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Ann Neurol. 2018 Feb;83(2):235-247. doi: 10.1002/ana.25141. Epub 2018 Feb 9.

Alternative diagnostic criteria for idiopathic hypersomnia: A 32-hour protocol.

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Sleep Disorder Unit, Narcolepsy and Hypersomnia National Reference Center, Neurology Department, Gui de Chauliac Hospital.
National Institute of Health and Medical Research U1061.
University of Montpellier, Montpellier, France.



To assess the diagnostic value of extended sleep duration on a controlled 32-hour bed rest protocol in idiopathic hypersomnia (IH).


One hundred sixteen patients with high suspicion of IH (37 clear-cut IH according to multiple sleep latency test criteria and 79 probable IH), 32 with hypersomnolence associated with a comorbid disorder (non-IH), and 21 controls underwent polysomnography, modified sleep latency tests, and a 32-hour bed rest protocol. Receiver operating characteristic curves were used to find optimal total sleep time (TST) cutoff values on various periods that discriminate patients from controls.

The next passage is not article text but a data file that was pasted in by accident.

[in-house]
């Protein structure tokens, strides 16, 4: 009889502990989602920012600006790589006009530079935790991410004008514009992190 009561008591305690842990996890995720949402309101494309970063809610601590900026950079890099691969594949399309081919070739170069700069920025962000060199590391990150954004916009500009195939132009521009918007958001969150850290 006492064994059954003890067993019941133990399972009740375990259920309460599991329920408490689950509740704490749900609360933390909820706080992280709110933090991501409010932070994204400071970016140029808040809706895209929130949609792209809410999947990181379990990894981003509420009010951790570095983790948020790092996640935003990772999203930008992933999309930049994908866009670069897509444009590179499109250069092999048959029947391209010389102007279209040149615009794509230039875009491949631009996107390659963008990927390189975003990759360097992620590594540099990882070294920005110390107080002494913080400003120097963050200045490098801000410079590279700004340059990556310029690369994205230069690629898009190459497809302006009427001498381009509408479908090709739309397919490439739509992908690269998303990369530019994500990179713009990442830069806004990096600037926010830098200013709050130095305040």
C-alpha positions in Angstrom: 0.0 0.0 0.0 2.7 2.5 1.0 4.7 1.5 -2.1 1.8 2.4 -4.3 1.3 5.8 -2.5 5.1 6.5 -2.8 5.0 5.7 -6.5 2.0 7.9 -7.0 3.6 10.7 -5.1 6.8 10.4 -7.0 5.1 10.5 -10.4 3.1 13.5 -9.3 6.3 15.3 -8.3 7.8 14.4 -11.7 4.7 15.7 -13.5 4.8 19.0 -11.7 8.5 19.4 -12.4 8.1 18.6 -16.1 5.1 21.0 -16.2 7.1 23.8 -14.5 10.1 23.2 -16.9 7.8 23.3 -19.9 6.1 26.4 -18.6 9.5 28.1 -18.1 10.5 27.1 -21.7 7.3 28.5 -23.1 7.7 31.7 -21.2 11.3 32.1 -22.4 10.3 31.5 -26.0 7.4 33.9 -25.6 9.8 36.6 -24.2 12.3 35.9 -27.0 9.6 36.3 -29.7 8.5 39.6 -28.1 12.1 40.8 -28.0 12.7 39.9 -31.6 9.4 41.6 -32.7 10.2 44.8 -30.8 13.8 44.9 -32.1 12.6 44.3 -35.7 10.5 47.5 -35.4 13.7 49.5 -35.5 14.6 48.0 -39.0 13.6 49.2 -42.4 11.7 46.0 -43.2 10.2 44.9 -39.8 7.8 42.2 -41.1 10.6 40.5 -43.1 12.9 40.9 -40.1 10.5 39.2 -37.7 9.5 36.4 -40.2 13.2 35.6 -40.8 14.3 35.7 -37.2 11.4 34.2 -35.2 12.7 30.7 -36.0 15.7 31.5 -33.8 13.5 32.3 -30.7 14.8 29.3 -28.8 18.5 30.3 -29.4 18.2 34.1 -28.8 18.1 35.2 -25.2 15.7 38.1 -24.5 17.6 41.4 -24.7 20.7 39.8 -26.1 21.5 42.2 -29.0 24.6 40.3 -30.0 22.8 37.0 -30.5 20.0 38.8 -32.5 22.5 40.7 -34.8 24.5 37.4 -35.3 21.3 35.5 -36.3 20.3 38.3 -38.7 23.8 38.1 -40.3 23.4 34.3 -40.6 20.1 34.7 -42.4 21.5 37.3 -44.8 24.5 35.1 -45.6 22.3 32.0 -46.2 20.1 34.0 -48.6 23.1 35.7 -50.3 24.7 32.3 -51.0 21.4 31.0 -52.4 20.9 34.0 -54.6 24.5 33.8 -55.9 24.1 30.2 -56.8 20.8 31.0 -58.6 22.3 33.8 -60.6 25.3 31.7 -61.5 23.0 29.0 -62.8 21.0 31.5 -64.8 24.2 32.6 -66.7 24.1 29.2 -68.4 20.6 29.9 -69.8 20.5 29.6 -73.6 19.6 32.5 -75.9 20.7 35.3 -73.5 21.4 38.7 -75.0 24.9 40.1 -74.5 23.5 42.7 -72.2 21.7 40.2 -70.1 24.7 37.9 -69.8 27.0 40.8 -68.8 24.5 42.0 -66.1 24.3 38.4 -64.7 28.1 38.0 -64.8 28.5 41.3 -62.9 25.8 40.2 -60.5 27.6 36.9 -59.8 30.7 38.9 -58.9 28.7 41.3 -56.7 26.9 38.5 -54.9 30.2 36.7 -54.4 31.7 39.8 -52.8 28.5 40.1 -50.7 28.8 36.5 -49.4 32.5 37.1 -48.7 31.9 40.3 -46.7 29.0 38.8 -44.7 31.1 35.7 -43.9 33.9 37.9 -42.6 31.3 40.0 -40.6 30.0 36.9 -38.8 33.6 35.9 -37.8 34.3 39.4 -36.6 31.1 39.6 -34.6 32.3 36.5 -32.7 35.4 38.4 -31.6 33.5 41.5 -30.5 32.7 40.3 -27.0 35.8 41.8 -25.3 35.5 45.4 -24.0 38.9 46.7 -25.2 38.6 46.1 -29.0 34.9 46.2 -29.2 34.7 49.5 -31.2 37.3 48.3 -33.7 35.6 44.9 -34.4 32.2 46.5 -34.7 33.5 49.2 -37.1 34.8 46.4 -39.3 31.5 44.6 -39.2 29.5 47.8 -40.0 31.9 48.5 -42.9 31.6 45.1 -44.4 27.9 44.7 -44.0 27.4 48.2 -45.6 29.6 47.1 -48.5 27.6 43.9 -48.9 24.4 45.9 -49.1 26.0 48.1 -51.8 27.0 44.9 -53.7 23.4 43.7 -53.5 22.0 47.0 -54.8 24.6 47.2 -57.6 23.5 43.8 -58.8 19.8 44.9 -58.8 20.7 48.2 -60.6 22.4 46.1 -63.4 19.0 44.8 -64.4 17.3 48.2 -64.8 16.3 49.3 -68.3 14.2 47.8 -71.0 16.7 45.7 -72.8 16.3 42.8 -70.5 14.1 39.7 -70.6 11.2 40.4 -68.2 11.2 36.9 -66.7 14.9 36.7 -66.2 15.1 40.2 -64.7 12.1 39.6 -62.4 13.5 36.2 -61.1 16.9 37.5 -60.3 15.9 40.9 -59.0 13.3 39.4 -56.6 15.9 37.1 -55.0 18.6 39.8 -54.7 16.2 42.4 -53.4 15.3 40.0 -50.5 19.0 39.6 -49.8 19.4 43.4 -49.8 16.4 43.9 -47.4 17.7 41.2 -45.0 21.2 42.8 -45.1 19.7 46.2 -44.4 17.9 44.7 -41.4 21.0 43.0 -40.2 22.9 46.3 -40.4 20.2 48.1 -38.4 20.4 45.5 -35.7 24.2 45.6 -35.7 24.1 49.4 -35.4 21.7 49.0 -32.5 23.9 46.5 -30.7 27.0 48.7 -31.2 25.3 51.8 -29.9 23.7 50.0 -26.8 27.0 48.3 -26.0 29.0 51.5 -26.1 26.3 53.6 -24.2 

TST was longer in patients with clear-cut IH than other groups (probable IH, non-IH, and controls) and in patients with probable IH than non-IH and controls. The TST cutoff best discriminating clear-cut IH and controls was 19 hours for the 32-hour recording (sensitivity = 91.9%, specificity = 85.7%) and 12 hours (100%, 85.7%) for the first 24 hours. The 19-hour cutoff displayed a specificity and sensitivity of 91.9% and 81.2% between IH and non-IH patients. Patients with IH above the 19-hour cutoff were overweight, had more sleep inertia, and had higher TST on all periods compared to patients below 19 hours, whereas no differences were found for the 12-hour cutoff. An inverse correlation was found between the mean sleep latency and TST during 32-hour recording in IH patients.


In standardized and controlled stringent conditions, the optimal cutoff best discriminating patients from controls was 19 hours over 32 hours, allowing a clear-cut phenotypical characterization of major interest for research purposes. Sleepier patients on the multiple sleep latency test were also the more severe in terms of extended sleep. Ann Neurol 2018;83:235-247.

[Indexed for MEDLINE]

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